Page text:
Now You’ve Got No Excuse: Government Report Shows Healthy Food Doesn’t Cost More Than Junk Food

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Sure, I’d eat better—if only healthy food didn’t cost so darn much. Does this excuse sound familiar? Well, you can’t get away with using it any longer. The truth, according to a new government study, is something that many consumers concerned about both nutrition and money have proclaimed for years: Healthy food isn’t expensive. Or at least it doesn’t have to be.

The study, from the USDA’s Economic Research Service, points out that one way researchers in the past have figured out which foods provide the most bang for the buck is flawed:

Foods low in calories for a given weight appear to have a higher price when the price is measured per calorie. For example, vegetables and fruits, which are low in calories, tend to be a relatively expensive way to purchase food energy

On the other hand, foods that are high in sugar and saturated fats tend to provide more calories per dollar, making it look like they’re providing more energy—for less money. When average portion size is factored in, though, a much different conclusion is reached:

When measured on the basis of edible weight or average portion size, grains, vegetables, fruit, and dairy foods are less expensive than most protein foods and foods high in saturated fat, added sugars, and/or sodium.

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Few Americans need to be worried about getting enough calories in their diet—the opposite concern is more typical—and so there’s little need to focus on the price-per-calorie ratio. For example, if you were trying to figure out which milk was the best buy using the price-per-calorie metric, whole milk would win out easily. It has roughly twice the calories of skim milk, and the two products cost about the same, so the price per calories is much “cheaper” with whole milk. Which product do health experts recommend? Skim milk, which is better for you, and again, costs roughly the same as whole milk.

Instead of figuring out the price per calorie, it makes more sense to look at the total costs and total amounts of food consumed. Consider the choice of eating broccoli or potato chips. Not what you want to eat, but what you should eat—and which offers better value. When viewed in terms of the price per calorie, potato chips are cheaper. A one-ounce bag of chips has about 150 calories. To get that many calories from broccoli, you’d have to eat more about three cups, and such an amount would cost more than the bag of chips. A typical serving size of broccoli, though, is half a cup, or 27 calories. When comparing the price of typical service to typical serving size regardless of calories, broccoli winds up being cheaper.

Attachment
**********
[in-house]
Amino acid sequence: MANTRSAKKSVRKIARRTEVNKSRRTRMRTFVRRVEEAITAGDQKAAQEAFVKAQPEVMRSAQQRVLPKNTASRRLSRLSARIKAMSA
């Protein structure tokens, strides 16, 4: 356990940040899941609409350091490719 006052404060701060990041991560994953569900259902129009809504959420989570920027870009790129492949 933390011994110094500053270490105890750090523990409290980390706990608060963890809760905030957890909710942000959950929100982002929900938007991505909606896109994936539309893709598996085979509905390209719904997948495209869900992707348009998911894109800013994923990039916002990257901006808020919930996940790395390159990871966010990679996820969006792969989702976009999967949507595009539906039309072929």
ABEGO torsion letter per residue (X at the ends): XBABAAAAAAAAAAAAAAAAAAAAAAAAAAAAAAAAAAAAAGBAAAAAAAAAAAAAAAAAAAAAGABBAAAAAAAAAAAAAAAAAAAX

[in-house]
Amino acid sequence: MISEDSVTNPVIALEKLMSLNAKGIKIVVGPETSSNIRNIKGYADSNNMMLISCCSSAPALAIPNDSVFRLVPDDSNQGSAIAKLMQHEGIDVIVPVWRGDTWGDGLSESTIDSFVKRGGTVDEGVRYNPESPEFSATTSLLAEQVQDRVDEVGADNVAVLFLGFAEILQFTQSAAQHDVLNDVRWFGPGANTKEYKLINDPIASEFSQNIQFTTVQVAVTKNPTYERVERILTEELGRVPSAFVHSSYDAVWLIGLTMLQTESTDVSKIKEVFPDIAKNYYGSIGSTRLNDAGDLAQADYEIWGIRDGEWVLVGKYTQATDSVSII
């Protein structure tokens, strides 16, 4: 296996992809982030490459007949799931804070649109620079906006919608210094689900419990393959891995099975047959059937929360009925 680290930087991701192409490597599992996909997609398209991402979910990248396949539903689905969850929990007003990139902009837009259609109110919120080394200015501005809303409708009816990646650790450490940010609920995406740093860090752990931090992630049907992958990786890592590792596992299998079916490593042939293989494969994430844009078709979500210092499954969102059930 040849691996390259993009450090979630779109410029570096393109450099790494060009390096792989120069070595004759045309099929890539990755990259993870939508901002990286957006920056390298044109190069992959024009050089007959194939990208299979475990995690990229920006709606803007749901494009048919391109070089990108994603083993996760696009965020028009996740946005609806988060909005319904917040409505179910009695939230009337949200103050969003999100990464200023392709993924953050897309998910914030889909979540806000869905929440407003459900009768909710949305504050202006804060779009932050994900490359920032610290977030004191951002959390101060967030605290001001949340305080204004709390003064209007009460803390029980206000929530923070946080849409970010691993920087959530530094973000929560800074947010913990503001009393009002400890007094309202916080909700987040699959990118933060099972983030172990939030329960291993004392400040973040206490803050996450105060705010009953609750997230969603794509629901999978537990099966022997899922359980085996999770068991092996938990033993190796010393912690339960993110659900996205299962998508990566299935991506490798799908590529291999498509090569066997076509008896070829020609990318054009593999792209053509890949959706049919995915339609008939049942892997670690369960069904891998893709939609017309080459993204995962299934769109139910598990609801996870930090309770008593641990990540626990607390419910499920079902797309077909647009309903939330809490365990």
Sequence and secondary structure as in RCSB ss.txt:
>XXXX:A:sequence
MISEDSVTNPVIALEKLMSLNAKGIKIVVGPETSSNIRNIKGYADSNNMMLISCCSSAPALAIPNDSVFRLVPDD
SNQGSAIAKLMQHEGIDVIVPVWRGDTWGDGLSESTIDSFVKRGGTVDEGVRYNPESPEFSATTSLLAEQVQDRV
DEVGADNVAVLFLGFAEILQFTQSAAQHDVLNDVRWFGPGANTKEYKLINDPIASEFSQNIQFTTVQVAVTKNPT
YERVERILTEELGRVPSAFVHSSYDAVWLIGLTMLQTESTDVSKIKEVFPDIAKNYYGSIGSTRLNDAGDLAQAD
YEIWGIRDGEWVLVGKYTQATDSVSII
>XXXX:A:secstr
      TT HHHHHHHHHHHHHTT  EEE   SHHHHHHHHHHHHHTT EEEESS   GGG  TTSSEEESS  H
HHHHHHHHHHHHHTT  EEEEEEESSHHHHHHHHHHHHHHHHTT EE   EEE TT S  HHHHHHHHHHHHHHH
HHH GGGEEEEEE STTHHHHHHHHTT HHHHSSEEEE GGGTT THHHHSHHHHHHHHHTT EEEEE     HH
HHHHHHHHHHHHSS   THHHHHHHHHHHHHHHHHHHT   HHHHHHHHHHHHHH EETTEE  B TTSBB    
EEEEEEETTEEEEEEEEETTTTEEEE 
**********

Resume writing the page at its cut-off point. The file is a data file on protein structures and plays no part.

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The same goes for most fruits and vegetables: When looking at their price per portion—rather than price per calorie—they’re almost always cheaper than less healthy foods. As for the cheapest foods overall, the USDA’s researchers name the usual suspects, including pastas, rice, breads, and other grains, all of which are considered healthy.

Considering his spectrum of upscale restaurants, celebrity chef Mario Batali probably isn’t the first name to come to mind in terms of insight on eating a healthy diet without breaking the bank. But Batali and his family are now participating in a Food Stamp Challenge, in which their food budget is capped at $31 per person per week.

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Here’s part of his family’s approach to getting by:

Instead of eating expensive items such as filet mignon or truffle oil, he chooses beans, rice, chicken, and pasta. He said he quickly learned that not buying organic could cut the price of produce by 50 percent. As for his kids, they’re eating plenty of peanut butter and jelly sandwiches right now.

Brad Tuttle is a reporter at TIME. Find him on Twitter at @bradrtuttle. You can also continue the discussion on TIME’s Facebook page and on Twitter at @TIME.